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Top journal EPW staff raise pitch, accuse ex-editor Thakurta of compromising egalitarian culture

By Our Representative
A letter purportedly written by the prestigious Economic and Political Weekly's (EPW's) editorial staff, claimed to be authentic, and taking rounds in the social media, has sharply criticized its former editor Paranjoy Guha Thakurta, who controversially resigned from his post, for compromising "the egalitarian culture of the office".
Reproduced by an independent site, the letter, written a week after Thakurta's exit after his article on the Adani Group was withdrawn, says, "There has been a grave assault on the work culture in the EPW office, with many of us on staff being made to feel uncomfortable by inappropriate, sexual and sexist comments made by Mr Guha Thakurta."
While the names of the letter writers has been "retracted" by the site which has published the letter, which finds way to the well-known document sharing site, scribd.com, too, the content has been characterised as "sordid and depressing."
Written on July 25 and addressed to the trustees, the letter concedes that the withdrawal of Thakurta's article “Modi Government’s Rs 500 Crore Bonanza to Adani Group Company ” (EPW , 19 June 2017) "is a serious matter, and editorially, to our knowledge, EPW has not had to resort to such a drastic step in recent times (except in one case of substantial plagiarism)".
Calling this, and another decision which followed -- cancelation “Corporate Investigations”, a special issue of 39 pages, which included Thakurta's article, among four other investigations, scheduled for July 22, 2017 issue -- as disturbing as the owner, Sameeksha Trust "is not known to interfere with EPW’s day-to-day editorial functioning", the letter says, under Thakurta there was "grave assault on the work culture" which put "the reputation of EPW in jeopardy."
Writing to the trustees -- who include some of India's top academics and financial experts -- the staff insists, "We seek answers to some questions that concern the editorial autonomy of the magazine, the need for a channel of communication between the staff and Trustees, and would also like to explain the challenges we faced as an editorial team over the last 15 months."
Underlining that till March 2016, when Thakurta was appointed, EPW was "led by editors who oversaw the functioning of the organisation, the welfare of its staff, along with providing hands-on editorship", the letter, however, notes, "It would not be wrong to say that the EPW’s functioning depended heavily on the editor."
"EPW’s institutional culture needs to be one that is mindful of keeping up with changing times, but must do so while retaining core values"

"Such a model has worked mainly because editors in the past had shown dedication, taken up the challenge, and provided outstanding leadership", the letter says, though complaining, "Not every editor will meet the diverse requirements of EPW."
"EPW’s institutional culture needs to be one that is mindful of keeping up with changing times, but must do so while retaining core values", the letter says, adding, "The magazine will have to be taken into the future keeping its strengths in mind, while ensuring continuity."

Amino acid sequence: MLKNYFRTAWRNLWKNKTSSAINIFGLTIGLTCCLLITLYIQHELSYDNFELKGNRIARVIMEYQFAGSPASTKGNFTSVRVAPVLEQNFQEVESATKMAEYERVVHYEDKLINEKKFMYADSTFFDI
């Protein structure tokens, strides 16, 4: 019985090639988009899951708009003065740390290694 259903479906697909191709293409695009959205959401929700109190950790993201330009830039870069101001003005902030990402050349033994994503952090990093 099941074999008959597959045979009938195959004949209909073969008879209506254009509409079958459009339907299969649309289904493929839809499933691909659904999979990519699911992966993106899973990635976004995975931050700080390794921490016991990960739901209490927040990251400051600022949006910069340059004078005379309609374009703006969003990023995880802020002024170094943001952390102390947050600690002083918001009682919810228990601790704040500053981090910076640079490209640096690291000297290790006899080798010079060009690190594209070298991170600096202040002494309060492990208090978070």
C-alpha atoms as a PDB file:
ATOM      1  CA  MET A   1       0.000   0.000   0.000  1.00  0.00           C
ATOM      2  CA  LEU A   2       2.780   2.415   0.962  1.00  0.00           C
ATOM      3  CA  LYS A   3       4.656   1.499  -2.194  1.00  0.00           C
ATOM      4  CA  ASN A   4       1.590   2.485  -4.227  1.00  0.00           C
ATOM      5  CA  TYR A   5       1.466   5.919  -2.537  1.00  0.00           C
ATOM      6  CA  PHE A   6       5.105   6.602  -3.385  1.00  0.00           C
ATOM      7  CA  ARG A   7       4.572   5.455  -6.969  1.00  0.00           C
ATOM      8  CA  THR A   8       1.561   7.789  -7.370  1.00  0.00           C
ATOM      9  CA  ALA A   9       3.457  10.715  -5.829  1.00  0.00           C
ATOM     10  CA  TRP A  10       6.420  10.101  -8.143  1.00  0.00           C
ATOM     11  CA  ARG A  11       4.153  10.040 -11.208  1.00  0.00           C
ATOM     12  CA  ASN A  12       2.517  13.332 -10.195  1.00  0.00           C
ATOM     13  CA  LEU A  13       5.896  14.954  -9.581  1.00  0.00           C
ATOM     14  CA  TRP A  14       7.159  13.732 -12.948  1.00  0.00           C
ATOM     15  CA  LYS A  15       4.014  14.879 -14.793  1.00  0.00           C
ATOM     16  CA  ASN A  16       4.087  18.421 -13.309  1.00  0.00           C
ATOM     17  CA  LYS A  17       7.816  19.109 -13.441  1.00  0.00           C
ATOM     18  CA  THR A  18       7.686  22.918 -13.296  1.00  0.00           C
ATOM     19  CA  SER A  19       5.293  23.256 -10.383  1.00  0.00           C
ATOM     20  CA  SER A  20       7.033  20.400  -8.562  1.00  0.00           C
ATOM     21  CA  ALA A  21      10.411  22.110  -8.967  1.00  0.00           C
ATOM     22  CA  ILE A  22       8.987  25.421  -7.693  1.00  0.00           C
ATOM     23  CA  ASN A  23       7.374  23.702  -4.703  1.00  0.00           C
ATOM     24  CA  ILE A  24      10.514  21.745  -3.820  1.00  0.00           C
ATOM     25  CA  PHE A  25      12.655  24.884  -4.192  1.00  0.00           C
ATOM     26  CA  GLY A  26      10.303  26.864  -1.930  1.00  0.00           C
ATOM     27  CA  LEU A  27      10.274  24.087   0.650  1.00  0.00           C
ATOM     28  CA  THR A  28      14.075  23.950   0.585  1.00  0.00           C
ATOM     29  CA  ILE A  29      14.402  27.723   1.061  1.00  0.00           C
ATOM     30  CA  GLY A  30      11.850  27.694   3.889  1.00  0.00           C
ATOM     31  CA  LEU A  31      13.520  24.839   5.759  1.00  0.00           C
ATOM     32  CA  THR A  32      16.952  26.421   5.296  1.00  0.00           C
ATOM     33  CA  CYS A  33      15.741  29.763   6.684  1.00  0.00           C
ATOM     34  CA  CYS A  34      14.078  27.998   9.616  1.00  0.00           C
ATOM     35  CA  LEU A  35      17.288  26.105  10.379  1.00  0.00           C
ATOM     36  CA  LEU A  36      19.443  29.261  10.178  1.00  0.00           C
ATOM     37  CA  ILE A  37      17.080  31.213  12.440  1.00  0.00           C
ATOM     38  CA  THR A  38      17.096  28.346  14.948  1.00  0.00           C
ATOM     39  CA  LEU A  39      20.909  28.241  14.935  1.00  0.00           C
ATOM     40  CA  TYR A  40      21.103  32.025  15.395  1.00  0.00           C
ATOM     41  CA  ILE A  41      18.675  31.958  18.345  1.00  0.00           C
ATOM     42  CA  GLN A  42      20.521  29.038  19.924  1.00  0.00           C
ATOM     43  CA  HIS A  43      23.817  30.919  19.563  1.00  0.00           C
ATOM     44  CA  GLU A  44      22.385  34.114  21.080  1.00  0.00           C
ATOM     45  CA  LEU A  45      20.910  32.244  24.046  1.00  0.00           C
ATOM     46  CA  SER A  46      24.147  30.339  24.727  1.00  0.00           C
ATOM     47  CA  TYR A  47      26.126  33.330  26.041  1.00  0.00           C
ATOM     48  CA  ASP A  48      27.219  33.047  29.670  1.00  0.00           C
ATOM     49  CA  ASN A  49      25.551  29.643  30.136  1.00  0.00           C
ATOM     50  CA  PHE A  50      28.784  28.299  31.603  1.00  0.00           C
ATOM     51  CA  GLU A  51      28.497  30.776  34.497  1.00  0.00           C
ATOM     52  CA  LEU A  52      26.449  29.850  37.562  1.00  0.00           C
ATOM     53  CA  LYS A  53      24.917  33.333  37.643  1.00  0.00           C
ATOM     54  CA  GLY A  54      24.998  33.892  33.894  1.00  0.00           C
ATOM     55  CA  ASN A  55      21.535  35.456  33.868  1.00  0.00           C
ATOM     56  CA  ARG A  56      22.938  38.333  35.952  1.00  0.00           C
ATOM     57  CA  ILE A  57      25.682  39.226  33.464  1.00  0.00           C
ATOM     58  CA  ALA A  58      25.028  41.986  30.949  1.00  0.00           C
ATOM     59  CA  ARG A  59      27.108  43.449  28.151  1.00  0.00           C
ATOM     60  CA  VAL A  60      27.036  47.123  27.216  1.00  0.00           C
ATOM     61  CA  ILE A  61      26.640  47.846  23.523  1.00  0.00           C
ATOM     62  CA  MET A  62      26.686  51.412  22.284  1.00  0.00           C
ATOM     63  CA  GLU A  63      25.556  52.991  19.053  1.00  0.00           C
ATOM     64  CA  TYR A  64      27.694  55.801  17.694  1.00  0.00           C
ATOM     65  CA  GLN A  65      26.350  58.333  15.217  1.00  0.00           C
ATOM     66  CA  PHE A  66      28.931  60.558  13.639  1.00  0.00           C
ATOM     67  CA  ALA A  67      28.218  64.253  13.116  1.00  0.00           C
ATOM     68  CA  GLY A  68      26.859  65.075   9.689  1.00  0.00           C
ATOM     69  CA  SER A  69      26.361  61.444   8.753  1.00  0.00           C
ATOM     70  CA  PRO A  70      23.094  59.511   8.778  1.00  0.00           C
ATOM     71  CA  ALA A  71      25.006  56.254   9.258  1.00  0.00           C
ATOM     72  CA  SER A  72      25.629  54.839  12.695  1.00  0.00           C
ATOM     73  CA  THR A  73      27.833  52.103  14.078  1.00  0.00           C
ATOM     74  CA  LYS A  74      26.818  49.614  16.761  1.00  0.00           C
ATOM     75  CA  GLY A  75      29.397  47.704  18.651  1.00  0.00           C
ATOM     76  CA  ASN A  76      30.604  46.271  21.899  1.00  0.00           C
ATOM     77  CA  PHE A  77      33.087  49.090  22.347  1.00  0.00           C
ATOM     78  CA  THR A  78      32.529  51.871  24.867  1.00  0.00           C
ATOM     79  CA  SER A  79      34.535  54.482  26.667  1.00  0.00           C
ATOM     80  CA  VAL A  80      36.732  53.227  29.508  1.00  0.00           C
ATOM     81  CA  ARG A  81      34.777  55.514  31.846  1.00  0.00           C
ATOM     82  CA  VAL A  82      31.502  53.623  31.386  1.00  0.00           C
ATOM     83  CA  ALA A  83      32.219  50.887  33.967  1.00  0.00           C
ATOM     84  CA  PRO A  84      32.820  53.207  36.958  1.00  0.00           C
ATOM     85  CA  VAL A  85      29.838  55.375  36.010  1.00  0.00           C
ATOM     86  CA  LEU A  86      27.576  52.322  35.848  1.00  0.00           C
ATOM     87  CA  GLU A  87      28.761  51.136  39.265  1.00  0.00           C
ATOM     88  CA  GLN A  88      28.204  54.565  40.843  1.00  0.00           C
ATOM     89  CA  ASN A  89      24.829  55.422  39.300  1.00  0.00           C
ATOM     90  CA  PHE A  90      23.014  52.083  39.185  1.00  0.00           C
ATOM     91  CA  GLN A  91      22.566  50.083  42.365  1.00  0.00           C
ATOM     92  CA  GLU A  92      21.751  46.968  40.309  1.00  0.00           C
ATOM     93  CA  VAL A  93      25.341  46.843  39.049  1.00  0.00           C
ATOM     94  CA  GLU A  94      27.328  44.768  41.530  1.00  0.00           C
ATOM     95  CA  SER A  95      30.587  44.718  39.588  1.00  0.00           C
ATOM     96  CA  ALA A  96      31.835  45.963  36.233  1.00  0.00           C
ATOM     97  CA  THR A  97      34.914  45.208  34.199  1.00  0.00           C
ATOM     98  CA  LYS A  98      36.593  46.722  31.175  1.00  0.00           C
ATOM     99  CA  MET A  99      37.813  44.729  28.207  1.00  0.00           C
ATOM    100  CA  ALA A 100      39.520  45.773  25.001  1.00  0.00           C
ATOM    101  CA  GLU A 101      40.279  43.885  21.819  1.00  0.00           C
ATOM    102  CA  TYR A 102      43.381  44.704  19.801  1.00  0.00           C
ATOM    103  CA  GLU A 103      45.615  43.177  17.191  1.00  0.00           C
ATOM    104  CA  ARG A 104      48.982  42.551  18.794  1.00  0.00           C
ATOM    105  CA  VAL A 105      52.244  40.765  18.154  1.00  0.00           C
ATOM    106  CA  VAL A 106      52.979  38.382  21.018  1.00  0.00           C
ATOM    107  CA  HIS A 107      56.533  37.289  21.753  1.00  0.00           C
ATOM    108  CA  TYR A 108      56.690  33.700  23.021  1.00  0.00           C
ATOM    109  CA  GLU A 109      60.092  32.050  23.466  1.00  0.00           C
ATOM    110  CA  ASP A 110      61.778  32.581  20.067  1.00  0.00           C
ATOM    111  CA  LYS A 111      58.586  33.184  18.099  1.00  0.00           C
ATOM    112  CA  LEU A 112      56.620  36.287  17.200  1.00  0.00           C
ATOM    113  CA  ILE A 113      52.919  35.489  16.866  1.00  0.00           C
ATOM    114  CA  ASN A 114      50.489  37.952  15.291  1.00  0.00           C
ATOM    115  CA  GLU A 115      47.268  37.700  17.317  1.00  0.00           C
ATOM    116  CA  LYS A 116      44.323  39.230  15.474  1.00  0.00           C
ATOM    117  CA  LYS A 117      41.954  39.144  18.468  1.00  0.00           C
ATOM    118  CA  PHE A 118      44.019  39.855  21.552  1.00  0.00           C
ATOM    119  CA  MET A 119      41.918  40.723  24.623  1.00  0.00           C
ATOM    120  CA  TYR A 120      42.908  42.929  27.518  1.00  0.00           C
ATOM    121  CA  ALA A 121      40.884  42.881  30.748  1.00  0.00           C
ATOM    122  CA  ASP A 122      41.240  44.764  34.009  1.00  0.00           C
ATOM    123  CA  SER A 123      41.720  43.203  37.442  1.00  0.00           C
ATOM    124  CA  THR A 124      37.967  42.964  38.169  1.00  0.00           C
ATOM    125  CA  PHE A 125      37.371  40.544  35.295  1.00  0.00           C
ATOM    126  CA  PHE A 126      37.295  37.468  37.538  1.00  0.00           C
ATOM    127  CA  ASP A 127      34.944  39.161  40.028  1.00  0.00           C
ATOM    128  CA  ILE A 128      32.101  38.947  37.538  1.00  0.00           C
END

Wanting the new editor to "support" and "respond" to new challenges of changes in technology, even as contemplating how to raise finances "among other things", the letter says, "There needs to be a set of advisors available to the editor and to the staff of EPW. A channel of communication and regular contact needs to be established between the Trust and the editorial staff."
Pointing out that other than Sameeksha Trust chairman DN Ghosh who visits the office whenever he is in Mumbai, the letter says, "To the best of our knowledge no Trustee has visited us and met us over the past year and perhaps earlier."
"Over the past 15 months, the editorial team of EPW has had to face several challenges. The biggest of these challenges was to safeguard the review process that was painstakingly built over many years", the letter says, adding, "This has been under pressure from various quarters" with Thakurta especially undermining "the review process for reasons best known to himself, despite our repeated advice against such actions."
It particularly says, "He has done this for his associates, persons of influence, and has entertained partisan endorsements to research papers without following the review process and evaluating the merit of the article, which was completely unbecoming of the editor."
Thus, it says, Thakurta "promised higher payments to certain authors (usually his old associates), which would have been 20 times higher than the token amounts paid to our contributors. These higher payments were resisted by EPW’s manager. These payments would probably have been made if Thakurta had continued as editor."
Calling it "another instance of unequal treatment of authors, and favouring of associates; all serious ethical concerns", the letter says, "In fact, on Thakurta’s very first day in office he ensured the publication of his own article titled, 'How Over-Invoicing of Imported Coal has Increased Power Tariffs' ( EPW, April 4, 2016), which was a unilateral decision."
"We tried to ensure that all authors are treated equally (with due consideration for marginalised causes and voices) and subjected to editorial oversight. Unfortunately, given the powers vested in the editor and his obstinacy, our views did not always prevail", the letter says.

Comments

Ghanshyam said…
As I have been associated with EPW as a contributor since its inceptions, in fact, I also published in Economic Weekly, I am pained to read this, the behviour of the former editor. I wish the new editor and the Trust would restore the collective functioning of the journal.

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